The WSJ detailed exactly how the hack happened back in October. The short explanation is that iOS had a feature that let apps automatically dial a designated telephone number when tapping on a link -- now, iOS 10.3 requires users to confirm they want to dial the number before a call is initiated. In the case of this attack, Desai allegedly wrote a code and posted it on Twitter; 911 was dialed when users tapped the link.
But once the call was started and the user hung up the phone, the phone would automatically dial it back again -- the only way to break the chain was to shut the phone off entirely. Android phones weren't affected by this issue. If you tapped the link while using Android or on the web, you'd instead get directed to a site that simply said "LOLOLOLOLOLOLOL."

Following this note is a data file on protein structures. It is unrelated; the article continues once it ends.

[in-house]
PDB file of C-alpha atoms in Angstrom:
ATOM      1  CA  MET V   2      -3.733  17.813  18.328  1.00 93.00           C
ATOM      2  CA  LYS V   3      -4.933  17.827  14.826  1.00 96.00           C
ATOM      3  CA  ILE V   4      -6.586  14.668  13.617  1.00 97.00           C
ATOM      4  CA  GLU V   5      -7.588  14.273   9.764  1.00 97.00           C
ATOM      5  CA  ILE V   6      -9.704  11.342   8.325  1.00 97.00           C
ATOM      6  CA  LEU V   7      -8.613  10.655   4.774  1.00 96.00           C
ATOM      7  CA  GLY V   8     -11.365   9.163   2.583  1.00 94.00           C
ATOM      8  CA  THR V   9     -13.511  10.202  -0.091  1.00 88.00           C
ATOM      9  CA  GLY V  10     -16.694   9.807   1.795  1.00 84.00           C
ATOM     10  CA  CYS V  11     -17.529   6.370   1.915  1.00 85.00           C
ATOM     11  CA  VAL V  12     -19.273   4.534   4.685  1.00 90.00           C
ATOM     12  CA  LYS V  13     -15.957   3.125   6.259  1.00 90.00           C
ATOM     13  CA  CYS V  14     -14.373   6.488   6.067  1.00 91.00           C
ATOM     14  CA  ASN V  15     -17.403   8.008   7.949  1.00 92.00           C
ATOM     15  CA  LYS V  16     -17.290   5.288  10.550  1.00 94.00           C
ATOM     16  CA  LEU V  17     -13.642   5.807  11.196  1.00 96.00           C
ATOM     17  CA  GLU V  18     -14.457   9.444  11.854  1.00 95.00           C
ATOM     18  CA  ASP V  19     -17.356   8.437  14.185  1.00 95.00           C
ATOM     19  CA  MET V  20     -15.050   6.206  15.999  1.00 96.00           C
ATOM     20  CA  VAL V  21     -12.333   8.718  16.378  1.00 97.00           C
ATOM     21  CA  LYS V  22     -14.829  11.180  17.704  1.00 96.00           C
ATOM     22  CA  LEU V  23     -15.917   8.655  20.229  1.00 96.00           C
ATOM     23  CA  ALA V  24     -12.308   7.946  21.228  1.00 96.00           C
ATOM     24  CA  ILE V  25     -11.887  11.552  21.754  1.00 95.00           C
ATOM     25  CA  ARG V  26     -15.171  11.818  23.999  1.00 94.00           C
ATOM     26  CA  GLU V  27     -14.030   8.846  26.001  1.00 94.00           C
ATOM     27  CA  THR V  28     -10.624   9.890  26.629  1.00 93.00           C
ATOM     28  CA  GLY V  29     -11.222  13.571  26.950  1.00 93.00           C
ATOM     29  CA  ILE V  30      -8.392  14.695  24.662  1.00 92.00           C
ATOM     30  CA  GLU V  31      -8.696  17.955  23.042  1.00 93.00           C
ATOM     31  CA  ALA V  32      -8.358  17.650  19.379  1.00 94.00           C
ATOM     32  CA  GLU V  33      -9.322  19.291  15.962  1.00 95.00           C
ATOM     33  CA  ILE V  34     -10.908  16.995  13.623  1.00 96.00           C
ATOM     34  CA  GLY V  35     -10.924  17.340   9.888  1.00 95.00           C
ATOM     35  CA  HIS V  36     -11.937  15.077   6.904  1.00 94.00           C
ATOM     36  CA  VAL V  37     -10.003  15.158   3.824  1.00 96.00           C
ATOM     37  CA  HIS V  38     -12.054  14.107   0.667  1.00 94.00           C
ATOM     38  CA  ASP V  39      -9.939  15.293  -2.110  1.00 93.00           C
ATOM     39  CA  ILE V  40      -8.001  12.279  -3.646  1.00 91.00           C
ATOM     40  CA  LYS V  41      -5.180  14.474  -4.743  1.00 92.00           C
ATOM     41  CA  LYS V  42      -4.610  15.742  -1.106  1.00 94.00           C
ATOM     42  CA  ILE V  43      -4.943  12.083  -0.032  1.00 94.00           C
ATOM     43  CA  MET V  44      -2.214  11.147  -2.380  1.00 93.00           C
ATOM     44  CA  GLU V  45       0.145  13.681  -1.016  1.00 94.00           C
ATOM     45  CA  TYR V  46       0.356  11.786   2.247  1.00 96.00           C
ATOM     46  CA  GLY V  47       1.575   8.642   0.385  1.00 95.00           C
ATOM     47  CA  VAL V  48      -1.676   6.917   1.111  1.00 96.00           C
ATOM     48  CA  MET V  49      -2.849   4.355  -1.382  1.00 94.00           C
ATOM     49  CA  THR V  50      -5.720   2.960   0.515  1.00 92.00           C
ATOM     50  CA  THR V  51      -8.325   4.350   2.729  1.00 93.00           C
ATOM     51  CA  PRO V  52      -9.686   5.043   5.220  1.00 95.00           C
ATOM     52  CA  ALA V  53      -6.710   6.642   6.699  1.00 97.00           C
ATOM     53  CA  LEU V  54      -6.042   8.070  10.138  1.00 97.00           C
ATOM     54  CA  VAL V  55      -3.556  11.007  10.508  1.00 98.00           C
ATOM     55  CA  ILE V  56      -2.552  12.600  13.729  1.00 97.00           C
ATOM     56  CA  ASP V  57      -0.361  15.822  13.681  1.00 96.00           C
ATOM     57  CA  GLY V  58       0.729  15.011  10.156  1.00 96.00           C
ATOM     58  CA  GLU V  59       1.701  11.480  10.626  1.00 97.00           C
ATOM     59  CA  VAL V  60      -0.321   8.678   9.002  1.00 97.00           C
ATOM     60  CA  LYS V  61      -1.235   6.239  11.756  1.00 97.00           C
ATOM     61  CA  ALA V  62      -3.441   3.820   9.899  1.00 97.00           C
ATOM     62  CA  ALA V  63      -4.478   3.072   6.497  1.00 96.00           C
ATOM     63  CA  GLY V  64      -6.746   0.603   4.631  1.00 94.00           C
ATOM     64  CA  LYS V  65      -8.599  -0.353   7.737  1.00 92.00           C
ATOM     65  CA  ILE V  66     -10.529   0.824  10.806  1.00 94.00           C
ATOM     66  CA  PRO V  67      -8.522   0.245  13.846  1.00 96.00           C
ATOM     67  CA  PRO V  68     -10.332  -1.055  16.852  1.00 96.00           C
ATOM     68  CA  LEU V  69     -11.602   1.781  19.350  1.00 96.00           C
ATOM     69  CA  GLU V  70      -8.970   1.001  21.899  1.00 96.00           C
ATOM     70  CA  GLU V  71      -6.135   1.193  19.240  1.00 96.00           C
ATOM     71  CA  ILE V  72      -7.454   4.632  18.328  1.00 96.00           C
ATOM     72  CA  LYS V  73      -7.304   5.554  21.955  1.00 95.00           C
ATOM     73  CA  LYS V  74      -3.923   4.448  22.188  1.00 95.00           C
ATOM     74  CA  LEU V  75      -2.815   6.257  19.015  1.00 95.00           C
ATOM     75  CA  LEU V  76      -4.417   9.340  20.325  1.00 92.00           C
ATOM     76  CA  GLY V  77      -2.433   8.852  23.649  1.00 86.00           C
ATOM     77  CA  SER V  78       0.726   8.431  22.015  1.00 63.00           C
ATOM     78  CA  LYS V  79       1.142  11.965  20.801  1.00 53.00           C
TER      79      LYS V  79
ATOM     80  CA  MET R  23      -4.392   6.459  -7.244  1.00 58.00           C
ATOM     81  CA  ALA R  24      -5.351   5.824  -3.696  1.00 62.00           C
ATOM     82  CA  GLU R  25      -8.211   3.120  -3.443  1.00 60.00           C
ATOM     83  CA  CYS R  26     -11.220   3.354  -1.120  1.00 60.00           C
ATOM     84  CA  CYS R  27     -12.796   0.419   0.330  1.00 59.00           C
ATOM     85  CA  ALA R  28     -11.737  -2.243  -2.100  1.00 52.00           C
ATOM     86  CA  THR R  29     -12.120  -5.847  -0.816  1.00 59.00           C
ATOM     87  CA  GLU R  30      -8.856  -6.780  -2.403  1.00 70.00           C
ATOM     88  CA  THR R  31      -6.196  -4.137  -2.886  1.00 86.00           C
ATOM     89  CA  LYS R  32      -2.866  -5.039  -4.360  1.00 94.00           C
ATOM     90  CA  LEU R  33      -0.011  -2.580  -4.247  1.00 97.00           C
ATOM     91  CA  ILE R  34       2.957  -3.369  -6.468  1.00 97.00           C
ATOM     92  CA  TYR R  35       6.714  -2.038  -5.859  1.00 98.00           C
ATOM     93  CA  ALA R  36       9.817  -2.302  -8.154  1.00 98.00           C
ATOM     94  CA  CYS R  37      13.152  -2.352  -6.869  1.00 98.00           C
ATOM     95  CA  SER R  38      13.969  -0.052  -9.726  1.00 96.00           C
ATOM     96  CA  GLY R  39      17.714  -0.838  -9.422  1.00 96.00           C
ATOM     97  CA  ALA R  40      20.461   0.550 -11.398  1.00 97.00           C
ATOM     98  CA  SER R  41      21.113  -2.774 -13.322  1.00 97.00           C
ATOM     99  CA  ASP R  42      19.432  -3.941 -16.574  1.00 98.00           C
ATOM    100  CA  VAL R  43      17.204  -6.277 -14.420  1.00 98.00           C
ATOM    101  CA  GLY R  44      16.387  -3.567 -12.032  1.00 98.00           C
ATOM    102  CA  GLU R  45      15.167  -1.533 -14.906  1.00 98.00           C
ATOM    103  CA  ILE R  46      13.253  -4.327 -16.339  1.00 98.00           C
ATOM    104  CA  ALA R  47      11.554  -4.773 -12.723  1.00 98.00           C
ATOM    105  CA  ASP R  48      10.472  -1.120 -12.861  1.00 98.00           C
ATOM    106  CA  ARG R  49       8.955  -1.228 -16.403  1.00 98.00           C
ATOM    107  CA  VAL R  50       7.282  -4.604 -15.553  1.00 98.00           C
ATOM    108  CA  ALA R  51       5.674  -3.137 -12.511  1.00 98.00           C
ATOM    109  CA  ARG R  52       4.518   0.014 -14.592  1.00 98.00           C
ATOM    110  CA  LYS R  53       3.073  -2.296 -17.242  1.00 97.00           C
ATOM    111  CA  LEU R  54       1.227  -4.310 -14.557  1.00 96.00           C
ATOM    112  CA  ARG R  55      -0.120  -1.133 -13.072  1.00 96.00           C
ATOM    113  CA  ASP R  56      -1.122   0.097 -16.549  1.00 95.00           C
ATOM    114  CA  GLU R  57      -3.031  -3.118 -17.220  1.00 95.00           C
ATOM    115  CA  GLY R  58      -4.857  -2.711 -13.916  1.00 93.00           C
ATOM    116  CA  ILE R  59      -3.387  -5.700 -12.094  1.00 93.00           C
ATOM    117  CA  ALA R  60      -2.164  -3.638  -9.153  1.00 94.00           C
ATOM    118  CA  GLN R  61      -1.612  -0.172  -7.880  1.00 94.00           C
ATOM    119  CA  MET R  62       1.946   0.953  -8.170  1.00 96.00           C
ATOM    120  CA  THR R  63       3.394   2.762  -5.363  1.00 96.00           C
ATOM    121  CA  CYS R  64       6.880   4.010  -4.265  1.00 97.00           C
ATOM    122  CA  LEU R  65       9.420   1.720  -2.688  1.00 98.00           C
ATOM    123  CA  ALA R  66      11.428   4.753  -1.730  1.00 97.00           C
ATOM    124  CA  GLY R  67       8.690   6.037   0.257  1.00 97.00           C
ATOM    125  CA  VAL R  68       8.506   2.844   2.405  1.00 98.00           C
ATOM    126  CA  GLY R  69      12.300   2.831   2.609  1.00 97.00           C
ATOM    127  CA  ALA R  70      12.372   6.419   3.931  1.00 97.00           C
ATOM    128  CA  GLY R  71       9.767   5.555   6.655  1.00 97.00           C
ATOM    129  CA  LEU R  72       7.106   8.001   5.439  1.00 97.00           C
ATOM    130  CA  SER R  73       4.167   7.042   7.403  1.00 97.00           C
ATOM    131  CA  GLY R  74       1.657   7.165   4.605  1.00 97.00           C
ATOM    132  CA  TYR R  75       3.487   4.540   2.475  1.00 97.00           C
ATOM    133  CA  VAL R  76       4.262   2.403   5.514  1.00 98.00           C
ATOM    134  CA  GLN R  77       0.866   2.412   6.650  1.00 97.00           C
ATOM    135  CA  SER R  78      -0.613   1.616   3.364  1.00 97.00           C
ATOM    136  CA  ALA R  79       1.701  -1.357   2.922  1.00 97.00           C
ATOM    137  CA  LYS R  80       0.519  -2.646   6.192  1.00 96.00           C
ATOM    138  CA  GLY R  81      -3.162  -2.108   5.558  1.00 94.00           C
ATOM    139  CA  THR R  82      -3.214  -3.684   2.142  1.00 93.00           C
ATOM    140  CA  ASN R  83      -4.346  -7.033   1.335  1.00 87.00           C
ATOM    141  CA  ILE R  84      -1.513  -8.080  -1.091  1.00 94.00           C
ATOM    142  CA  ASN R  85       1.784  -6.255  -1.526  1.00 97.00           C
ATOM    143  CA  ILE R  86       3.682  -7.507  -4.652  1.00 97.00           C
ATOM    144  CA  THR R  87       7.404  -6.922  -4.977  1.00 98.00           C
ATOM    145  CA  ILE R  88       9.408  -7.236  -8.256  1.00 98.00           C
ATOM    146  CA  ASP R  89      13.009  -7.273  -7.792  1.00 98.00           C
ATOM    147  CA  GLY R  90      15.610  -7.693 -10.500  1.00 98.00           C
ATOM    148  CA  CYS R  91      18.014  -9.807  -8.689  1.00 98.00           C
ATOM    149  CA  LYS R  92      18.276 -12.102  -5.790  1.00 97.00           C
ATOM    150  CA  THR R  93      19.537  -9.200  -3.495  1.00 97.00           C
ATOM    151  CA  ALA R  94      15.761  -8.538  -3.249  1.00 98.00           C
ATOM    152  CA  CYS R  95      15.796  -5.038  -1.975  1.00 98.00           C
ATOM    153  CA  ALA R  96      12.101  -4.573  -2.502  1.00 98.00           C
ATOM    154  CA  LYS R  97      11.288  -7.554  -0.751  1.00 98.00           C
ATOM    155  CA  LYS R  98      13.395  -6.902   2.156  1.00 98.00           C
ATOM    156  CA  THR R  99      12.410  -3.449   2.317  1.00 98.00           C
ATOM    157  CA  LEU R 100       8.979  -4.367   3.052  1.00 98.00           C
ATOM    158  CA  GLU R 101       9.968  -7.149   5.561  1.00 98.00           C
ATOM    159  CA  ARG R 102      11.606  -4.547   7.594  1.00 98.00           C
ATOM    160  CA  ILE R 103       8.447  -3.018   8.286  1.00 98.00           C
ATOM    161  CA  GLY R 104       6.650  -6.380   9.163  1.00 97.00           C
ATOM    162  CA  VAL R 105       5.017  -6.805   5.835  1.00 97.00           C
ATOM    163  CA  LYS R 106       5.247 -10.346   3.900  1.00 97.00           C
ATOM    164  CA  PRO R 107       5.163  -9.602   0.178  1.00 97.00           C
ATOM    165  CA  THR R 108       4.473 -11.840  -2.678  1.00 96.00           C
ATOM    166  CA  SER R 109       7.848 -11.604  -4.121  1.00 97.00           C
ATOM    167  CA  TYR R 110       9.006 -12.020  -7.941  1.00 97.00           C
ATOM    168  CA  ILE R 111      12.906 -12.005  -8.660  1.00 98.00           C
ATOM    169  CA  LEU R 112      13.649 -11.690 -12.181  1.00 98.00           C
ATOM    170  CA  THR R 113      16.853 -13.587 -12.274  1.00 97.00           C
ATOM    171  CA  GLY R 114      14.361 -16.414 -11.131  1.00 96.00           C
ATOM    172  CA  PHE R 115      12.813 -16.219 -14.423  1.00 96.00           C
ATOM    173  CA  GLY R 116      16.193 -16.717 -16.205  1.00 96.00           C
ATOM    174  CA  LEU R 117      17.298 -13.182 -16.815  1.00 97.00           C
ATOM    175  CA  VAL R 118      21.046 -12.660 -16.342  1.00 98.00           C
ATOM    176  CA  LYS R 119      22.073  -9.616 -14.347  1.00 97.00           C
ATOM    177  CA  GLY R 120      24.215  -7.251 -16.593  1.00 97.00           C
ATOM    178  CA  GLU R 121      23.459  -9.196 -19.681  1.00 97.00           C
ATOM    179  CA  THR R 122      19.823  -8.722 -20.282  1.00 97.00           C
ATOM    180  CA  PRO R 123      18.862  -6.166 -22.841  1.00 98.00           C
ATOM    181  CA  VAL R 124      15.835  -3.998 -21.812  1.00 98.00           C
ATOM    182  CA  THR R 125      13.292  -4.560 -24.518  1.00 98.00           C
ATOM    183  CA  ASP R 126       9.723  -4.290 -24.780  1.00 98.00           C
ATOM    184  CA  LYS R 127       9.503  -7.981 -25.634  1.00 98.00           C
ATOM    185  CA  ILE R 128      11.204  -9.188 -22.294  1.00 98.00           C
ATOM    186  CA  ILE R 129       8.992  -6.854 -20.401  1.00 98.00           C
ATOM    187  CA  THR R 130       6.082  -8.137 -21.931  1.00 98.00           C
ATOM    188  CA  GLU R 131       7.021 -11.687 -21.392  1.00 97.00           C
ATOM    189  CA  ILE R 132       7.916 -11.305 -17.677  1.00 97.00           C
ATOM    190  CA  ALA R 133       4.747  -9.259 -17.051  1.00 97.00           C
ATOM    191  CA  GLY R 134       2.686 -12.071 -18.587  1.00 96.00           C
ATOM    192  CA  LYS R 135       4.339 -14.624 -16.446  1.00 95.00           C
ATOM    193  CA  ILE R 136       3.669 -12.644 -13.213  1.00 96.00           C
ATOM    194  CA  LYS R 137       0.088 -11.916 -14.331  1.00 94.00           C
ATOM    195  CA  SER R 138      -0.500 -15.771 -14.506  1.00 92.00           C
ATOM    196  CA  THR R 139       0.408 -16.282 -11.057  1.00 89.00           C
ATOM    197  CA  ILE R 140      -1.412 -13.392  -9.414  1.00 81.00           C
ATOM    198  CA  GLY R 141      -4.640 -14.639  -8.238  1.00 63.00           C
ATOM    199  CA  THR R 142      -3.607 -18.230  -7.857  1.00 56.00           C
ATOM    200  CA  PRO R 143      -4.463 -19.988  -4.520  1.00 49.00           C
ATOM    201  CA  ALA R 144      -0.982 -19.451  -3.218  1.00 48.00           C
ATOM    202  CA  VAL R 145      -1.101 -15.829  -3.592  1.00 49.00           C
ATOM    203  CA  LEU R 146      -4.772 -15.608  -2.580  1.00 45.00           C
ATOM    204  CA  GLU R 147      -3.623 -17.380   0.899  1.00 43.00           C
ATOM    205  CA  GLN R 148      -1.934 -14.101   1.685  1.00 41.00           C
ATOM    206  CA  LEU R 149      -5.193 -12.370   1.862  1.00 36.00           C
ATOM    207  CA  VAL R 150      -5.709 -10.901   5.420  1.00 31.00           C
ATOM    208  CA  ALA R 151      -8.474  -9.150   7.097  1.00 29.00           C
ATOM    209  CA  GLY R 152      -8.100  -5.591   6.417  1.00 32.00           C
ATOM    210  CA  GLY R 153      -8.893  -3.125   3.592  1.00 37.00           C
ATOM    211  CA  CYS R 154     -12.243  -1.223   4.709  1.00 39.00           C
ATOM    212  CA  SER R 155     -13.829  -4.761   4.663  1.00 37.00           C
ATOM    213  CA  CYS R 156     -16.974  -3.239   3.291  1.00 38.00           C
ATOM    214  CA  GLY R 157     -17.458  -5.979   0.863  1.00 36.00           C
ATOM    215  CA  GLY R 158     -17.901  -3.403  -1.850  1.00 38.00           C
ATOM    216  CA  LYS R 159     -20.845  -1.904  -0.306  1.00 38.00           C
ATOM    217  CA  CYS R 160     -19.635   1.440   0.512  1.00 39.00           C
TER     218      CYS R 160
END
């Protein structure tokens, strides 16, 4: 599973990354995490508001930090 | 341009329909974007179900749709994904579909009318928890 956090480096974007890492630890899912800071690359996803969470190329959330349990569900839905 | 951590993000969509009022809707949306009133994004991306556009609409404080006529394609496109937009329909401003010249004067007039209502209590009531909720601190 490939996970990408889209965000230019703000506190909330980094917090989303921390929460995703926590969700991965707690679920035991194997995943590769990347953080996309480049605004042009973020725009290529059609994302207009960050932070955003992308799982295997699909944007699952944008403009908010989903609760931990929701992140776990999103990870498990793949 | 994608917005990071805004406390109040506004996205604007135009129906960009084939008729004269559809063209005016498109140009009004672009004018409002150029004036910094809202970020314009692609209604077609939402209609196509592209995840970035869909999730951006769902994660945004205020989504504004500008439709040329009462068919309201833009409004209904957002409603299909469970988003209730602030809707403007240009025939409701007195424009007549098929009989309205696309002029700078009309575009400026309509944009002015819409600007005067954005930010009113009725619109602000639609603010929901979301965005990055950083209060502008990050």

Apple may have closed off the issue that caused this specific attack, but 911 systems remain surprisingly vulnerable to brute force overloads. As noted by the WSJ, there are 6,500 911 call centers in the US, but only 420 of them are part of a cybersecurity defense program. The Department of Homeland Security has been working on ways to prevent and defend against these types of brute force attacks, but they haven't come up with a solution just yet. As for Desai, he claims that he released the code by accident, but that doesn't change the very real harm his prank caused.